Sound & Specs
When testing the KZ AS16 I used the following sources: Topping D30 feeding a Venture Electronics RunAbout 2.0bl, iFi xCAN, xDuoo XP-2 and Shanling M2X. In many cases I also used an iFi Ear Buddy. Source files were mostly FLACs in 16 bit / 44.1 kHz.
|Frequency response||10 – 40,000 Hz|
The name “AS16” comes from the total amount of drivers inside the earphones: there are eight balanced armatures inside each earpiece. The setup is therefore similar to that of the C16, to which the KZ AS16 are not only related from a design perspective.
Sound extends over a decently wide stage that is wider than it is deep, but that sounds moderately spacious anyway thanks to a sense of a large room it creates. Imaging is more than decent as it allows to tell the position of instruments with sufficient accuracy. It may be due to the high driver count, but the AS16 have very good instrument separation: save for the most intricate situations, the AS16 are able to portray instruments as discernibly individual parts of the mix. In other words, there’s very little mixing of instruments, so the result is a clean signature.
This is the first time I ever hear a KZ IEM with less bass than what I would describe as “abundant”. In fact the KZ AS16 lack bass presence and sound a bit hollow due to this when compared to the other headphones by the company. From a broader perspective, though, the AS16 still have more-than-neutral bass tuning that offers reasonable depth and presence in the mix. It’s not the super-depth one gets with many dynamic drivers, nor does it give the listener the same physical sensation, but it fares pretty well. It’s in fact good for being bass produced by balanced armatures. It’s kept in check so it doesn’t spill over the mids, and if you add good speed and fast decay (as it is customary to balanced armatures) then you can see why bass is enjoyable. There’s also enough detail, though complex tracks will take their toll and expose the limits of the balanced armatures – no micro-detail will be shown, alas.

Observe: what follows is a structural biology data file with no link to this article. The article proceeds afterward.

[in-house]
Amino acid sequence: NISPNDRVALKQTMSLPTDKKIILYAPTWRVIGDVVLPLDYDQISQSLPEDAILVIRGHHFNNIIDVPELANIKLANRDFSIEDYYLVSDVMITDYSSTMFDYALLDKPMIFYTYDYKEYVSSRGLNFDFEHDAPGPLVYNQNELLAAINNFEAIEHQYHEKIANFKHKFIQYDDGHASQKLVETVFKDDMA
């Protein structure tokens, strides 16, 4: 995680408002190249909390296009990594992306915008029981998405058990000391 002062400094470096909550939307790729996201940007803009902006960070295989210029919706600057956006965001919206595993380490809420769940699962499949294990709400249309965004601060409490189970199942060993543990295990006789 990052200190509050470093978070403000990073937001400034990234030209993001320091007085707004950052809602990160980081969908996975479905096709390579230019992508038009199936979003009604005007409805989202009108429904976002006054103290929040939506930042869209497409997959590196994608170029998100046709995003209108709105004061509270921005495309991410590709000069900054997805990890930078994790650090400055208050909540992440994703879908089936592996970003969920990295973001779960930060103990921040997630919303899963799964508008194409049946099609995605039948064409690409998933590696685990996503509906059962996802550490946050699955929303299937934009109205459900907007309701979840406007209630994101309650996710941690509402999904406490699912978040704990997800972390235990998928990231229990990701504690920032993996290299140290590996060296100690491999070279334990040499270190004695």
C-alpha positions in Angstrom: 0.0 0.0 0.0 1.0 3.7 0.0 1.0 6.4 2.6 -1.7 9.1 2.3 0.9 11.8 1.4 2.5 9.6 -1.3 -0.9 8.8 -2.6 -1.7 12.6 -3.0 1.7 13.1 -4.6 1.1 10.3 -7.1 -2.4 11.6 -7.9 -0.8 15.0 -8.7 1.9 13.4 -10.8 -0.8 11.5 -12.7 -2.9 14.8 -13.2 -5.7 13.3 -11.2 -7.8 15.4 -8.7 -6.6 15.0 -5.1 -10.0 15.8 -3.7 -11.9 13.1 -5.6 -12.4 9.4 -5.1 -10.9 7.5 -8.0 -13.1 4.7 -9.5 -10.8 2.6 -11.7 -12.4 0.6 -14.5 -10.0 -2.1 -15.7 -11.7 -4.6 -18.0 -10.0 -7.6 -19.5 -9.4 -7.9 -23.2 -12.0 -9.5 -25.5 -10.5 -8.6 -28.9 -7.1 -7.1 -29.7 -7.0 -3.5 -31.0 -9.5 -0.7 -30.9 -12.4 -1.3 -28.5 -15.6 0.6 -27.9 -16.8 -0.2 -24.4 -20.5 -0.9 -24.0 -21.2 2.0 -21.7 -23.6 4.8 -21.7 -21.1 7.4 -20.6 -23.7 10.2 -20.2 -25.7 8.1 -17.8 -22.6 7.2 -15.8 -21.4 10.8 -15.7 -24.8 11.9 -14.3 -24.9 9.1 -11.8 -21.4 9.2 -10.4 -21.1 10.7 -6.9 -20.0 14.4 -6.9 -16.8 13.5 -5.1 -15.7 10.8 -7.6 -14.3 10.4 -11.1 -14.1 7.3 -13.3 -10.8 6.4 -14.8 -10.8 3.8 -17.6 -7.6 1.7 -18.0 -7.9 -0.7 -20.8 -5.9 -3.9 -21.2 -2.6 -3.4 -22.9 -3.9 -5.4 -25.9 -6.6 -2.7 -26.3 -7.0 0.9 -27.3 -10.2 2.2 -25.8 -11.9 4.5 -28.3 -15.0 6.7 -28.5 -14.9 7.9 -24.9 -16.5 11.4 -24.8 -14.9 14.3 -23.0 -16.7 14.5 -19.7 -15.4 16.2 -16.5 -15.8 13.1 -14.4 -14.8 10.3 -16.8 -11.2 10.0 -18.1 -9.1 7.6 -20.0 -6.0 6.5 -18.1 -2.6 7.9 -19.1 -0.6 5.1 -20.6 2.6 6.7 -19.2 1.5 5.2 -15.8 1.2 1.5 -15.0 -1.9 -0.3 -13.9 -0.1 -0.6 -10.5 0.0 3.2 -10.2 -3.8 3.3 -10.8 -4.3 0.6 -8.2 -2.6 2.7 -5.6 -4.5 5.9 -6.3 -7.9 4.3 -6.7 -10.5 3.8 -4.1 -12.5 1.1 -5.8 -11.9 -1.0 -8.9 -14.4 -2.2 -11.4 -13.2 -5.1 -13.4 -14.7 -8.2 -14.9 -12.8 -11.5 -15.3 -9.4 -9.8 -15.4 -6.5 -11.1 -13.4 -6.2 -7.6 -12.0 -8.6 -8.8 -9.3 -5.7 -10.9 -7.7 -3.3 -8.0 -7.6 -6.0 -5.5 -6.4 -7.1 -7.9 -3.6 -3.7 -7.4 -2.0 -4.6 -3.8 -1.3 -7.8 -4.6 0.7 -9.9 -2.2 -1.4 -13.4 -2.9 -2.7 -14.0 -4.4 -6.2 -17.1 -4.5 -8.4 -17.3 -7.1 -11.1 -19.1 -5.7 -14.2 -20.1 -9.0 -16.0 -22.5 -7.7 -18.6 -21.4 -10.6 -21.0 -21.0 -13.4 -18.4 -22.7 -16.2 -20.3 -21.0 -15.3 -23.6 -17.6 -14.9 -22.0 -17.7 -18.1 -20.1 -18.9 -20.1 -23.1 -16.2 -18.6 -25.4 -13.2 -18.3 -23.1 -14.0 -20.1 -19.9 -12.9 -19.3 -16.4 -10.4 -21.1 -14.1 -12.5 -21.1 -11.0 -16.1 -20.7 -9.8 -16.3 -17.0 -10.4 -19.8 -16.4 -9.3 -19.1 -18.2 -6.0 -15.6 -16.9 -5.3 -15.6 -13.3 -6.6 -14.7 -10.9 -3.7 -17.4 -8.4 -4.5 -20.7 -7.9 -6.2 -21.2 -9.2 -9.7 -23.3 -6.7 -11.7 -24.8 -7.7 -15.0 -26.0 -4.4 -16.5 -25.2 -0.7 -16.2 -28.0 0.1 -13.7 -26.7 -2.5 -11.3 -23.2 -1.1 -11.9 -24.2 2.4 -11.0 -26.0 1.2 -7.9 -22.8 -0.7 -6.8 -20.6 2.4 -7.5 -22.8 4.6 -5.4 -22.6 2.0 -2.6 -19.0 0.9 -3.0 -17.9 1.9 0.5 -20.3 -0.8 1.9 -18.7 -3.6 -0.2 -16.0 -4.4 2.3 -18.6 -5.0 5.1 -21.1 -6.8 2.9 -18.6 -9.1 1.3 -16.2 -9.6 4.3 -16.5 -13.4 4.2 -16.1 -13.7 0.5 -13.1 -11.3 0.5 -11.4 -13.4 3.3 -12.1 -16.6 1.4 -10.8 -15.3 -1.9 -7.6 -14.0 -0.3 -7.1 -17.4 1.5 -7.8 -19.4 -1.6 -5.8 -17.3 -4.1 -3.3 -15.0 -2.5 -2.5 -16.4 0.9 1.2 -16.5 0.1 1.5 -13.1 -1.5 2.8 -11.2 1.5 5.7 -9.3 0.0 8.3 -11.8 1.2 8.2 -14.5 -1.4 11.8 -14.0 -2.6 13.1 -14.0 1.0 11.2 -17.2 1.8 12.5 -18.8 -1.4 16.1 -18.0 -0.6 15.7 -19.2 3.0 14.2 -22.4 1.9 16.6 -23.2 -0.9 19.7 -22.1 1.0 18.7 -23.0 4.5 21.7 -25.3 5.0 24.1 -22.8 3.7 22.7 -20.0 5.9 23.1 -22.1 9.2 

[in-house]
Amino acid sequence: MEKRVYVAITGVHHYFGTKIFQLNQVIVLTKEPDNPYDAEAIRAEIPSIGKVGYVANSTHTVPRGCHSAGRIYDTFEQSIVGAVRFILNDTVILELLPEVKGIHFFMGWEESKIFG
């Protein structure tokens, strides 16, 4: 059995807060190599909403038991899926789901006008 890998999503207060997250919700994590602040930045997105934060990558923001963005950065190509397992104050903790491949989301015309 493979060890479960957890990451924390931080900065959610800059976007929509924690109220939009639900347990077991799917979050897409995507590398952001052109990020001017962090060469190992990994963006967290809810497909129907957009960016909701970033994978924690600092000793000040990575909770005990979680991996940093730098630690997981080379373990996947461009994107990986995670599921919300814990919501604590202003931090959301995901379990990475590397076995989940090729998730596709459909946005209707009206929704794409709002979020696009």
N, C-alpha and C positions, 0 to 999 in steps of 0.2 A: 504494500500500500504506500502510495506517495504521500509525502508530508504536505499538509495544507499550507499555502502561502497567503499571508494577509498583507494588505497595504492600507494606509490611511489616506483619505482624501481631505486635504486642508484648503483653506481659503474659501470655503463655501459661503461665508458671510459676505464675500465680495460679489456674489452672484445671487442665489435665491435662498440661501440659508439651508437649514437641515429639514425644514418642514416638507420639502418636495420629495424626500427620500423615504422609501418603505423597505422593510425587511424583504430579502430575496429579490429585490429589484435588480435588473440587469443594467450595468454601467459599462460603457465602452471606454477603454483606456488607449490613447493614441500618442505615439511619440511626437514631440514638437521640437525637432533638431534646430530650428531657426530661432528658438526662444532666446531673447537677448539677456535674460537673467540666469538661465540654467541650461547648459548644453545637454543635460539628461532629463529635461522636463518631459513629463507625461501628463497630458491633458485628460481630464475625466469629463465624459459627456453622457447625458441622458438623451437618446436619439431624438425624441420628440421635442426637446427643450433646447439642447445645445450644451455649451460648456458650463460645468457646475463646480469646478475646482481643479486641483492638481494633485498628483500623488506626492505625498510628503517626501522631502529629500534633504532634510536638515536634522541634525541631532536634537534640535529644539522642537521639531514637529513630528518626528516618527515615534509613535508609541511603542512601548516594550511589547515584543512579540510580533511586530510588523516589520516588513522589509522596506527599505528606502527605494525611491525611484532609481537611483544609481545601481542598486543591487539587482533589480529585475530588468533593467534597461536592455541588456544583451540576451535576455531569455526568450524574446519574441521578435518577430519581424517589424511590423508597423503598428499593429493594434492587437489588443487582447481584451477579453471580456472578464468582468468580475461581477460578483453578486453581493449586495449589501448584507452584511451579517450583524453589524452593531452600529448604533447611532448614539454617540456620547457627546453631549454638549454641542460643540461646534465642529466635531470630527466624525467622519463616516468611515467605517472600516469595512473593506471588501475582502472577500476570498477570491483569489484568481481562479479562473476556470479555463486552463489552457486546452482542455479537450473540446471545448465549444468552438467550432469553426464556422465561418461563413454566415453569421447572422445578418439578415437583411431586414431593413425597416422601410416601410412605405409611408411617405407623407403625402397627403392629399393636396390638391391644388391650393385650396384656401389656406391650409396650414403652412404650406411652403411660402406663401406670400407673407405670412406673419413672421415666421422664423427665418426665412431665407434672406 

As bass is much more restricted, midrange has more room to breathe – more than that, actually, as it takes the top spot in the limelight. In fact it is midrange, and especially upper midrange, that is the main ingredient of the signature. Midrange is well balanced in the mix although it appears slightly in front of everything else, so it actually appears front and centre (which is a welcome change given many headphones have distant-sounding midrange). It is undoubtedly bright, with a somewhat large spike in the upper region which makes electric guitars, trumpets and other high-pitched instruments sound a bit aggressive. If you look for detail, then the AS16 offer good performance under that metric: there is a good amount of detail even in relatively complex situations.